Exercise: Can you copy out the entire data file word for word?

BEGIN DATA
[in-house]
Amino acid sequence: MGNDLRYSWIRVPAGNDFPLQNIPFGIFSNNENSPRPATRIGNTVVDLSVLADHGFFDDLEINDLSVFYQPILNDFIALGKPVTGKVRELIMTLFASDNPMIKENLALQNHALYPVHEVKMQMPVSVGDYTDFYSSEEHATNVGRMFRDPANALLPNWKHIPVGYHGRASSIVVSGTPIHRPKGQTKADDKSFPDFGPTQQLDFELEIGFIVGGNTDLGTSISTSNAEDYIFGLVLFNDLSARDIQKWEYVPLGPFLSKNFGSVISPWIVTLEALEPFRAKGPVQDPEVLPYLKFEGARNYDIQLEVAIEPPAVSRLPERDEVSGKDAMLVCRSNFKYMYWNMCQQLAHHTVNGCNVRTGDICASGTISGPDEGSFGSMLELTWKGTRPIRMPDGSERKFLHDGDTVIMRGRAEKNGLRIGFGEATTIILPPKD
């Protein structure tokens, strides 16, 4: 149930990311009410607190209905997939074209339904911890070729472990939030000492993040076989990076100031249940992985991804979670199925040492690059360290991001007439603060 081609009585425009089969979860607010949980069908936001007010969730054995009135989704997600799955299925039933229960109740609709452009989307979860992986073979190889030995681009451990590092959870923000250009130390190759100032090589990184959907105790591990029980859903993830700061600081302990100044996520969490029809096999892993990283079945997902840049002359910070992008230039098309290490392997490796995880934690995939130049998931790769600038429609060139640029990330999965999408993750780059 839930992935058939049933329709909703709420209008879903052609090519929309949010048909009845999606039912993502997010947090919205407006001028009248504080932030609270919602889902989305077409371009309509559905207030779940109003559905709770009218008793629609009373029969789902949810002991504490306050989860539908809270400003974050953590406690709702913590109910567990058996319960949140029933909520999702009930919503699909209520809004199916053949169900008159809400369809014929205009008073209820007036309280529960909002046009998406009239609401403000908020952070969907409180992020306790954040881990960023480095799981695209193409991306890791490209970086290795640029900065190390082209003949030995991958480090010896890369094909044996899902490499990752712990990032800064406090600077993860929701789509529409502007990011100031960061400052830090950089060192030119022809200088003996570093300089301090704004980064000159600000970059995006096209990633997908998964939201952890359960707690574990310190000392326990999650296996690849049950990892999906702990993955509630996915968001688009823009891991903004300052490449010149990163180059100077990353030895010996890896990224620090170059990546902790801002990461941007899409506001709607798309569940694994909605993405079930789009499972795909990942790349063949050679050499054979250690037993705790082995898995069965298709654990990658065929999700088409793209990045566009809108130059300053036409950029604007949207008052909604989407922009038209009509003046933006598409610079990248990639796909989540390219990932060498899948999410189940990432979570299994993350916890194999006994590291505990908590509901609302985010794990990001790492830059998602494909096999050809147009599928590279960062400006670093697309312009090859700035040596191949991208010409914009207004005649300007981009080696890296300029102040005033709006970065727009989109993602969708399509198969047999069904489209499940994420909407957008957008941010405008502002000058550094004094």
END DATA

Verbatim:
[in-house]
Amino acid sequence: MGNDLRYSWIRVPAGNDFPLQNIPFGIFSNNENSPRPATRIGNTVVDLSVLADHGFFDDLEINDLSVFYQPILNDFIALGKPVTGKVRELIMTLFASDNPMIKENLALQNHALYPVHEVKMQMPVSVGDYTDFYSSEEHATNVGRMFRDPANALLPNWKHIPVGYHGRASSIVVSGTPIHRPKGQTKADDKSFPDFGPTQQLDFELEIGFIVGGNTDLGTSISTSNAEDYIFGLVLFNDLSARDIQKWEYVPLGPFLSKNFGSVISPWIVTLEALEPFRAKGPVQDPEVLPYLKFEGARNYDIQLEVAIEPPAVSRLPERDEVSGKDAMLVCRSNFKYMYWNMCQQLAHHTVNGCNVRTGDICASGTISGPDEGSFGSMLELTWKGTRPIRMPDGSERKFLHDGDTVIMRGRAEKNGLRIGFGEATTIILPPKD
């Protein structure tokens, strides 16, 4: 149930990311009410607190209905997939074209339904911890070729472990939030000492993040076989990076100031249940992985991804979670199925040492690059360290991001007439603060 081609009585425009089969979860607010949980069908936001007010969730054995009135989704997600799955299925039933229960109740609709452009989307979860992986073979190889030995681009451990590092959870923000250009130390190759100032090589990184959907105790591990029980859903993830700061600081302990100044996520969490029809096999892993990283079945997902840049002359910070992008230039098309290490392997490796995880934690995939130049998931790769600038429609060139640029990330999965999408993750780059 839930992935058939049933329709909703709420209008879903052609090519929309949010048909009845999606039912993502997010947090919205407006001028009248504080932030609270919602889902989305077409371009309509559905207030779940109003559905709770009218008793629609009373029969789902949810002991504490306050989860539908809270400003974050953590406690709702913590109910567990058996319960949140029933909520999702009930919503699909209520809004199916053949169900008159809400369809014929205009008073209820007036309280529960909002046009998406009239609401403000908020952070969907409180992020306790954040881990960023480095799981695209193409991306890791490209970086290795640029900065190390082209003949030995991958480090010896890369094909044996899902490499990752712990990032800064406090600077993860929701789509529409502007990011100031960061400052830090950089060192030119022809200088003996570093300089301090704004980064000159600000970059995006096209990633997908998964939201952890359960707690574990310190000392326990999650296996690849049950990892999906702990993955509630996915968001688009823009891991903004300052490449010149990163180059100077990353030895010996890896990224620090170059990546902790801002990461941007899409506001709607798309569940694994909605993405079930789009499972795909990942790349063949050679050499054979250690037993705790082995898995069965298709654990990658065929999700088409793209990045566009809108130059300053036409950029604007949207008052909604989407922009038209009509003046933006598409610079990248990639796909989540390219990932060498899948999410189940990432979570299994993350916890194999006994590291505990908590509901609302985010794990990001790492830059998602494909096999050809147009599928590279960062400006670093697309312009090859700035040596191949991208010409914009207004005649300007981009080696890296300029102040005033709006970065727009989109993602969708399509198969047999069904489209499940994420909407957008957008941010405008502002000058550094004094």